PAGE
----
Guest Blogger: Paul Beel, FrankenFly
Every month we feature one fly, give you links to all the ingredients and a full list of steps to complete the fly for yourself. For December 2016, we offer you the SALAD SHOOTER FLYMPH!
Hook: Mustad 94840, Size #12 (This fly was originally designed using the Mustad 94842 up-eye which has been discontinued. We’ve made a down eye substitution.)
Thread: Pearsall’s Gossamer Red Floss
Body: Spirit River UV2 nymph/caddis dubbing olive spun on a Clark Block* (photo below right)
Rib: UNI Flat Embossed French gold tinsel Xtra Small
1. Place hook in vise and make a few thread wraps near but not against the hook eye.
2. Select a partridge feather by holding the feather stem near the hook eye and see if the barbules extend just beyond the bend of the hook. This will be about the right length.
3. Peel away the fluffy part of the feather away from the stem. Lay the feather on the hook shank with the faded side facing you. Wrap down the feather with the start of the fibers near the hook eye. Leave room for a small thread head. The top of the feather should be hanging straight off the front of the hook past the eye. We will get back to that near the end. Wrap down over the feather stem towards the bend of the hook. Leave the floss hanging just in front of the barb.
4. Select another partridge feather. You will use 3 of the barbules of this feather for a tail. The tail should be about as long as the entire hook including the eye. Clip 3 barbules off of the feather and tie the very base of those barbules on top of the hook shank and make a few wraps of floss around them. The barbules should be separated like you see in the photo of the fly. You can do this with a sharp bodkin.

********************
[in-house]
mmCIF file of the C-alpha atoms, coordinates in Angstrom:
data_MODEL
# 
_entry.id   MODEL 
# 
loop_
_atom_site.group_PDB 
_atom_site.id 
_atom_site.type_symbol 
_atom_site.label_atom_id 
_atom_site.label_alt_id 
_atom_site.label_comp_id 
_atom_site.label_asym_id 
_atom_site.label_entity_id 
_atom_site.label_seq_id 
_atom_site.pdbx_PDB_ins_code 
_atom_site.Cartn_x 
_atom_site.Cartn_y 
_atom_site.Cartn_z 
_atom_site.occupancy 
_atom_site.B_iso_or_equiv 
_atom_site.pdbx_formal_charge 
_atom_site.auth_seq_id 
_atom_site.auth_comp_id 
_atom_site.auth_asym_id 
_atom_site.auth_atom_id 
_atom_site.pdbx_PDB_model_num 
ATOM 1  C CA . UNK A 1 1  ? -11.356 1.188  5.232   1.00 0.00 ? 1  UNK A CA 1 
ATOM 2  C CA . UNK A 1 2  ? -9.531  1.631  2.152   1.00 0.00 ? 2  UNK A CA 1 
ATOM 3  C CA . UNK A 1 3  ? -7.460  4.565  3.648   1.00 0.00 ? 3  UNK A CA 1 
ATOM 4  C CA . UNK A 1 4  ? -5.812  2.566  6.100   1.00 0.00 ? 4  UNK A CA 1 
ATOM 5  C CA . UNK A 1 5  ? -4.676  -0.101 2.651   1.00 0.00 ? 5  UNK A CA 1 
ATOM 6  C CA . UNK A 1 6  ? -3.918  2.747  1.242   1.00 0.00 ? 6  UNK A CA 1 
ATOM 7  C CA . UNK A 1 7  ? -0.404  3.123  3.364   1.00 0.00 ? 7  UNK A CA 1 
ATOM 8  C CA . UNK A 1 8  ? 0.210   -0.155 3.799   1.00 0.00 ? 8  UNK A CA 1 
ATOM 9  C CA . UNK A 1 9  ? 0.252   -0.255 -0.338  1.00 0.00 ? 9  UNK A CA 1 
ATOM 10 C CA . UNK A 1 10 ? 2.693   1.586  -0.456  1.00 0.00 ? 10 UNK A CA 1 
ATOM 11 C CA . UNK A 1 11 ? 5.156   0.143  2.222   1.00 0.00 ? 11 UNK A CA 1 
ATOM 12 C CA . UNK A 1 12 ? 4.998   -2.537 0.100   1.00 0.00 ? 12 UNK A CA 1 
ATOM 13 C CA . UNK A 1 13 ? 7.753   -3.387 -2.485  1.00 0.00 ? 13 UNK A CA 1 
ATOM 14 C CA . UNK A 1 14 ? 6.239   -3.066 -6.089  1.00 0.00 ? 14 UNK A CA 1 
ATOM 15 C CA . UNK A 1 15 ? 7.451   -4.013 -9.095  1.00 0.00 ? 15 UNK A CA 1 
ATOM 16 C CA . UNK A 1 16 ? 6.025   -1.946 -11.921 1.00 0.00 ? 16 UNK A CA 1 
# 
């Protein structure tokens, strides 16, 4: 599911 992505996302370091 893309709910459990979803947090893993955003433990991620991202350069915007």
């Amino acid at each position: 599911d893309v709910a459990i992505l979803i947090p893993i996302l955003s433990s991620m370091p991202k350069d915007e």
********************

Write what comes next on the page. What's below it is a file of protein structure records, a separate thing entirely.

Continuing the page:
5. Next, tie in the gold tinsel and let it hang out of the way for now.
6. Next, take one of your dubbing loop bodies that you have already spun on your Clark Block and tie in the end. Move your floss up near the hook eye where you tied your partridge feather in.
7. Use your hackle pliers or your fingers to wrap your body up until you reach your thread and wrap it down with a couple of turns. You don’t want to build up a lot thread. Clip off excess.
8. Now wrap your tinsel trying your best to space the wraps evenly up until you reach the same point. Wrap it down to secure it with just a few turns. Clip off the excess of your tinsel.
9. Now grab your partridge feather with hackle pliers and turn three turns back toward your thread. Wrap it down to secure it and then make a turn underneath to go in front of the feather you just wrapped, to make a floss head with wraps. You don’t need to build up a lot of floss here, but try to make it triangular in shape, going from a little thicker to thinner floss wraps up against the hook eye and whip finish.
10. The fly is complete!
* More on the Clark Block
The body of this fly was spun on a Clark Block. The Clark Block was created by Richard Clark to mimic the same technique that Jim Leisenring used when creating bodies for flymph style flies on his knee. Visit William Anderson’s website for more information about Clark Blocks.
Spinning bodies on a Clark Block is very addictive and fun. Once you learn how to do this, you will end up with cards of bodies ready to tie in for your flies.